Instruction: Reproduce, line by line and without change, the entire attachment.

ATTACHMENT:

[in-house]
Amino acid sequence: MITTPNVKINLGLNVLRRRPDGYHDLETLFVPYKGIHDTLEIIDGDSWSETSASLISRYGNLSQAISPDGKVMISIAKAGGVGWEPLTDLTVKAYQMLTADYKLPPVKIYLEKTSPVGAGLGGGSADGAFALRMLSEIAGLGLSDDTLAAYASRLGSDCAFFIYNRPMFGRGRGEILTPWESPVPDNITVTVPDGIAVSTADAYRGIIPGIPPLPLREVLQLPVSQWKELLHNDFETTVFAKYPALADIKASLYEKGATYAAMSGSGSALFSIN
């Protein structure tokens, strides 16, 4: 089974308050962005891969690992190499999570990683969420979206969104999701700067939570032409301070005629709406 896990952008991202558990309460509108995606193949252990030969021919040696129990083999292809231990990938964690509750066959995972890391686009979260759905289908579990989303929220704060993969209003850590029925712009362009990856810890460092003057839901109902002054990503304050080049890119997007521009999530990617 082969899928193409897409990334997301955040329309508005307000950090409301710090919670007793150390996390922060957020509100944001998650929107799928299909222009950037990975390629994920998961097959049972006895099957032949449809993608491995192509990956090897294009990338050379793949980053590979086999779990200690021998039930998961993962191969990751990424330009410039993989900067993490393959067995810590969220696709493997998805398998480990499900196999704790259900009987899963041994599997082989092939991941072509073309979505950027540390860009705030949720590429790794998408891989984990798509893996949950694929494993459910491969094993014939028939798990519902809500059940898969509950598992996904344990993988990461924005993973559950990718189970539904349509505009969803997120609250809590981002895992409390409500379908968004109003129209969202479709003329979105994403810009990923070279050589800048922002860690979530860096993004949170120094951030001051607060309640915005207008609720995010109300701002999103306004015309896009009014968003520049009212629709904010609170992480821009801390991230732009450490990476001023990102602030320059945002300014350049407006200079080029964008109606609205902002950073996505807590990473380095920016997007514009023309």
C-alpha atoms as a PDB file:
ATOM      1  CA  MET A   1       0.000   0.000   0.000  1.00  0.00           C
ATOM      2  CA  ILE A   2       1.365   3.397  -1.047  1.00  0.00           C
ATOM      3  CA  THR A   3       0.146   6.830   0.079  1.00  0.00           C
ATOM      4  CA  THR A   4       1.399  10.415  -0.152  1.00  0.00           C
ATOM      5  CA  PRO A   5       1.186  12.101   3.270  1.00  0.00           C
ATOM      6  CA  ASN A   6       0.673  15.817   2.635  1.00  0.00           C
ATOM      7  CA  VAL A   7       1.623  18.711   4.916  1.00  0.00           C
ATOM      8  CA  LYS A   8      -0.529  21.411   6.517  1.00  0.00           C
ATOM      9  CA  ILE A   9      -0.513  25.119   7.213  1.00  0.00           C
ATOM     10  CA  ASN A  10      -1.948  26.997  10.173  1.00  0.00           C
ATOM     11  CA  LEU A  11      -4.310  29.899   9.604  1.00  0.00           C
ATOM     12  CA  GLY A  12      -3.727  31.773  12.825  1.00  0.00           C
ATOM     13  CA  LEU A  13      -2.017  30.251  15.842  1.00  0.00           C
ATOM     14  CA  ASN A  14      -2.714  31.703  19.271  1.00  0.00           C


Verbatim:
[in-house]
Amino acid sequence: MITTPNVKINLGLNVLRRRPDGYHDLETLFVPYKGIHDTLEIIDGDSWSETSASLISRYGNLSQAISPDGKVMISIAKAGGVGWEPLTDLTVKAYQMLTADYKLPPVKIYLEKTSPVGAGLGGGSADGAFALRMLSEIAGLGLSDDTLAAYASRLGSDCAFFIYNRPMFGRGRGEILTPWESPVPDNITVTVPDGIAVSTADAYRGIIPGIPPLPLREVLQLPVSQWKELLHNDFETTVFAKYPALADIKASLYEKGATYAAMSGSGSALFSIN
């Protein structure tokens, strides 16, 4: 089974308050962005891969690992190499999570990683969420979206969104999701700067939570032409301070005629709406 896990952008991202558990309460509108995606193949252990030969021919040696129990083999292809231990990938964690509750066959995972890391686009979260759905289908579990989303929220704060993969209003850590029925712009362009990856810890460092003057839901109902002054990503304050080049890119997007521009999530990617 082969899928193409897409990334997301955040329309508005307000950090409301710090919670007793150390996390922060957020509100944001998650929107799928299909222009950037990975390629994920998961097959049972006895099957032949449809993608491995192509990956090897294009990338050379793949980053590979086999779990200690021998039930998961993962191969990751990424330009410039993989900067993490393959067995810590969220696709493997998805398998480990499900196999704790259900009987899963041994599997082989092939991941072509073309979505950027540390860009705030949720590429790794998408891989984990798509893996949950694929494993459910491969094993014939028939798990519902809500059940898969509950598992996904344990993988990461924005993973559950990718189970539904349509505009969803997120609250809590981002895992409390409500379908968004109003129209969202479709003329979105994403810009990923070279050589800048922002860690979530860096993004949170120094951030001051607060309640915005207008609720995010109300701002999103306004015309896009009014968003520049009212629709904010609170992480821009801390991230732009450490990476001023990102602030320059945002300014350049407006200079080029964008109606609205902002950073996505807590990473380095920016997007514009023309």
C-alpha atoms as a PDB file:
ATOM      1  CA  MET A   1       0.000   0.000   0.000  1.00  0.00           C
ATOM      2  CA  ILE A   2       1.365   3.397  -1.047  1.00  0.00           C
ATOM      3  CA  THR A   3       0.146   6.830   0.079  1.00  0.00           C
ATOM      4  CA  THR A   4       1.399  10.415  -0.152  1.00  0.00           C
ATOM      5  CA  PRO A   5       1.186  12.101   3.270  1.00  0.00           C
ATOM      6  CA  ASN A   6       0.673  15.817   2.635  1.00  0.00           C
ATOM      7  CA  VAL A   7       1.623  18.711   4.916  1.00  0.00           C
ATOM      8  CA  LYS A   8      -0.529  21.411   6.517  1.00  0.00           C
ATOM      9  CA  ILE A   9      -0.513  25.119   7.213  1.00  0.00           C
ATOM     10  CA  ASN A  10      -1.948  26.997  10.173  1.00  0.00           C
ATOM     11  CA  LEU A  11      -4.310  29.899   9.604  1.00  0.00           C
ATOM     12  CA  GLY A  12      -3.727  31.773  12.825  1.00  0.00           C
ATOM     13  CA  LEU A  13      -2.017  30.251  15.842  1.00  0.00           C
ATOM     14  CA  ASN A  14      -2.714  31.703  19.271  1.00  0.00           C